Berry is still conflicted about what her Oscar win represents. “It’s one of my biggest heartbreaks,” she says. “The morning after, I thought, ‘Wow, I was chosen to open a door.’ And then, to have no one … I question, ‘Was that an important moment, or was it just an important moment for me?’ I wanted to believe it was so much bigger than me. It felt so much bigger than me, mainly because I knew others should have been there before me and they weren’t.”

In retrospect, Berry says it was naive to think a statue would change anything. “Just because I won an award doesn’t mean that, magically, the next day, there was a place for me,” she says. “I was just continuing to forge a way out of no way.” She likens it to how Dorothy Dandridge must have felt at the 1955 Academy Awards, as the first Black actor nominated for a lead role, who then went back to being an outsider in Hollywood.

After the success of “Die Another Day,” “Bond” producers Barbara Broccoli and Michael G. Wilson lobbied for Jinx to get her own spinoff, an idea that thrilled Berry. But MGM balked at the $80 million price tag. “It was very disappointing,” Berry says. “It was ahead of its time. Nobody was ready to sink that kind of money into a Black female action star. They just weren’t sure of its value. That’s where we were then.”

Instead, she decided to portray Catwoman, thinking that it was a risk that could pay off — and change the kinds of roles offered to Black actors. “People said to me, ‘You can’t do that. You’ve just won the Oscar,’” Berry says. “Because I didn’t do Jinx, I thought, ‘This is a great chance for a woman of color to be a superhero. Why wouldn’t I try this?’”

But she quickly noticed warning signs. “The story didn’t feel quite right,” she says about a dubious plot that involved a villain (played by Sharon Stone) with a cosmetics empire. “I remember having that argument: ‘Why can’t Catwoman save the world like Batman and Superman do? Why is she just saving women from a face cream that cracks their face off?’ But I was just the actor for hire. I wasn’t the director. I had very little say over that.”

When Berry first read the script for “Bruised,” she felt a strong connection to the character, an MMA fighter named Jackie Justice who returns to the cage when everyone has counted her out. Berry had been training for three years in mixed martial arts. To perform some of her stunts on “John Wick,” she’d immersed herself in jujitsu, judo, taekwondo and kickboxing — and she saw herself in the character of Jackie. But she had to be patient. Another director, Nick Cassavetes, was attached to make the movie with Blake Lively as the star.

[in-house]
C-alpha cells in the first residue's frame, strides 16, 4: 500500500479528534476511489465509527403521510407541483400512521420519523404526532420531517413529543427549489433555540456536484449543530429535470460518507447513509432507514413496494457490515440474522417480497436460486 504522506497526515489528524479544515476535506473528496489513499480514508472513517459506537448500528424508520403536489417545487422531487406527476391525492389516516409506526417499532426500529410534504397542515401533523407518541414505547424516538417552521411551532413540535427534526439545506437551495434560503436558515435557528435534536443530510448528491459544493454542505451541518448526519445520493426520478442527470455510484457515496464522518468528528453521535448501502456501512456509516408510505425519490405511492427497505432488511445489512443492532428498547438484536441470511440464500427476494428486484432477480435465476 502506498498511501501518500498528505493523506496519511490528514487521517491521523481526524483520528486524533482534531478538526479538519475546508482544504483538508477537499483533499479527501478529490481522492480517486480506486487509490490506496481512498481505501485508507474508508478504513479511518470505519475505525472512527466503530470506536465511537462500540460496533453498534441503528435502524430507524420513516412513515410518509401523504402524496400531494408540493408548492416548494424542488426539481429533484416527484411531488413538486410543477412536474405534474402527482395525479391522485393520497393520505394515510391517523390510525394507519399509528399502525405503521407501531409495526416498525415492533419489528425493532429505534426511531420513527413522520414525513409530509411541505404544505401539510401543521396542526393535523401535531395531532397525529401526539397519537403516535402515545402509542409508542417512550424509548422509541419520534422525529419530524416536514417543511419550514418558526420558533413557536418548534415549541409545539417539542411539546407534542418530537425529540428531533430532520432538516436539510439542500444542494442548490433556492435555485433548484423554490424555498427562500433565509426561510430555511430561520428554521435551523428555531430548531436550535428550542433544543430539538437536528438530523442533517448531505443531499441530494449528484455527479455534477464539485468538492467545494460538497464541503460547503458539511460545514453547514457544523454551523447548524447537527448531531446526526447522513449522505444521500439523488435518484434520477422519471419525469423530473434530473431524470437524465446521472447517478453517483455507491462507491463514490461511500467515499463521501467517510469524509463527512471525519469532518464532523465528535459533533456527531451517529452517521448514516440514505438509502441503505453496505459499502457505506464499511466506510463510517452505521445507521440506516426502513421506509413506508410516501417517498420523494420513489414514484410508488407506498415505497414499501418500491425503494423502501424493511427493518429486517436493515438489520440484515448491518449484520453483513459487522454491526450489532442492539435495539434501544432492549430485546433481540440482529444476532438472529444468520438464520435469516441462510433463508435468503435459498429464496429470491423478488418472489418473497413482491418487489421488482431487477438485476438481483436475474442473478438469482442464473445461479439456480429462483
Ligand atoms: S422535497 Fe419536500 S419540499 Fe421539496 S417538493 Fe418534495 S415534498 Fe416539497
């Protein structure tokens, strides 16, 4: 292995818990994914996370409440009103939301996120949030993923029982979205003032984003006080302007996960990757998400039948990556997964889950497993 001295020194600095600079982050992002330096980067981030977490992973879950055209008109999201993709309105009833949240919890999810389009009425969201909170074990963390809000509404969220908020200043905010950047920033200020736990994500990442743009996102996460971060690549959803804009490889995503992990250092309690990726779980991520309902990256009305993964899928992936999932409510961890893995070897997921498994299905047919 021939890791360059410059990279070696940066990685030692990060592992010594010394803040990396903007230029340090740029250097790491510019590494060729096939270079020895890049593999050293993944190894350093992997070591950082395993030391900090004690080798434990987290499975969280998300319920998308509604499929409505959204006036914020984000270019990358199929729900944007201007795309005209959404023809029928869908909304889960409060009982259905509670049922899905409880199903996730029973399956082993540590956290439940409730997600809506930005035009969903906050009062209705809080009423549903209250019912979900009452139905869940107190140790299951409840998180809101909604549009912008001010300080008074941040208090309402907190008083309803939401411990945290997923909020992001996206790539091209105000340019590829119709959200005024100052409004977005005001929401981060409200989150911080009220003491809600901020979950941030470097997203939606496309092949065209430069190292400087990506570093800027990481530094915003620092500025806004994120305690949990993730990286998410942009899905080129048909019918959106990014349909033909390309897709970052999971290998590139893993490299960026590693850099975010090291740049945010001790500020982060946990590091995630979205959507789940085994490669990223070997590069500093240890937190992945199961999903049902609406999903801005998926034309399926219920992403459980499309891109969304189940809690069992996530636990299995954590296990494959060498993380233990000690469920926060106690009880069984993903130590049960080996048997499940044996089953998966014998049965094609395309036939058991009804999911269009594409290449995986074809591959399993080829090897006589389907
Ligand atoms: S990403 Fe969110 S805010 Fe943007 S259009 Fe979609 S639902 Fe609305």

“I’m tortured, because now I can’t let it go,” Berry says of the waiting period. “I’ve been thinking of how I can reimagine it for someone like me, a Black woman in middle age — not starting life — who’s looking for a last chance, not another chance. I’m stuck on it.”

Six months later, when the script became available, Berry pitched herself as the lead to the producers — including Basil Iwanyk of Thunder Road Films, who made “John Wick” and “Sicario.” “Why not a Black woman?” Berry remembers thinking. “It’s an old genre; there’s so many great fight films that have been made. I made the point why it would be worth retelling an age-old story with this new twist.”

She convinced the movie’s creative team, but they needed a director. Berry met with seven candidates. But she came away from all of those conversations feeling dissatisfied — nobody saw her vision of the film.

Finally, her producing partner, Elaine Goldsmith-Thomas (“Hustlers”) came up with an idea: Berry should direct the movie herself. “I remember listening to her feedback from one of her meetings,” Goldsmith-Thomas says. “I just said, ‘This is nuts. You’re waiting for someone to tell you the things you know. You understand the evolution of redemption. Why the f— aren’t you standing in your own truth?’”

Directing was something that Berry had always thought about, having spent 30 years on movie sets, quietly observing — “watching and learning and absorbing” — how everyone from Lee to Beatty framed a scene. But when she’d had conversations about directing before, they’d been in the abstract. Now she had to sell herself as the first-time director of a real script. “I thought, ‘They’re going to think I’m high,’” Berry says. “They’re going to think, ‘Halle has lost her mind.’”

But instead, they hired her. For Berry, directing felt like a career rebirth. She threw herself into every aspect of production, from script revisions to cinematography. “It’s not just being a dancing bear,” Berry says. “I can project what I want to say.” She found the director’s chair far more empowering than being an actor. “As an actor, I always show up and do my part, and I can only do what I can do,” she says. “Being the director, I have a part in the totality of every department. I get to have a voice. That was different, and I really loved that.”

When she learned that “Bruised” would be playing in Toronto, Berry screamed in celebration — she’d submitted a “work-in-progress” cut of the film, not knowing COVID-19 would restrict international travel. “I’m hearing they’re going to send out screeners, but I’m thinking, ‘That’s piracy waiting to happen,’” Berry says before conceding that the details will be ironed out. In a follow-up email, she clarifies that “Bruised,” which is seeking distribution, won’t be doing virtual screenings. It will premiere on Sept. 12 in Toronto before a live audience.

“I’m hopeful that whatever partner comes along, they’ll support my vision and we’ll work together to bring a fully finished film to the mass public at the right time,” Berry writes. “That said, I’m extremely excited, and nervous and elated (and feeling all of the feels), for the first Toronto audience to see it.”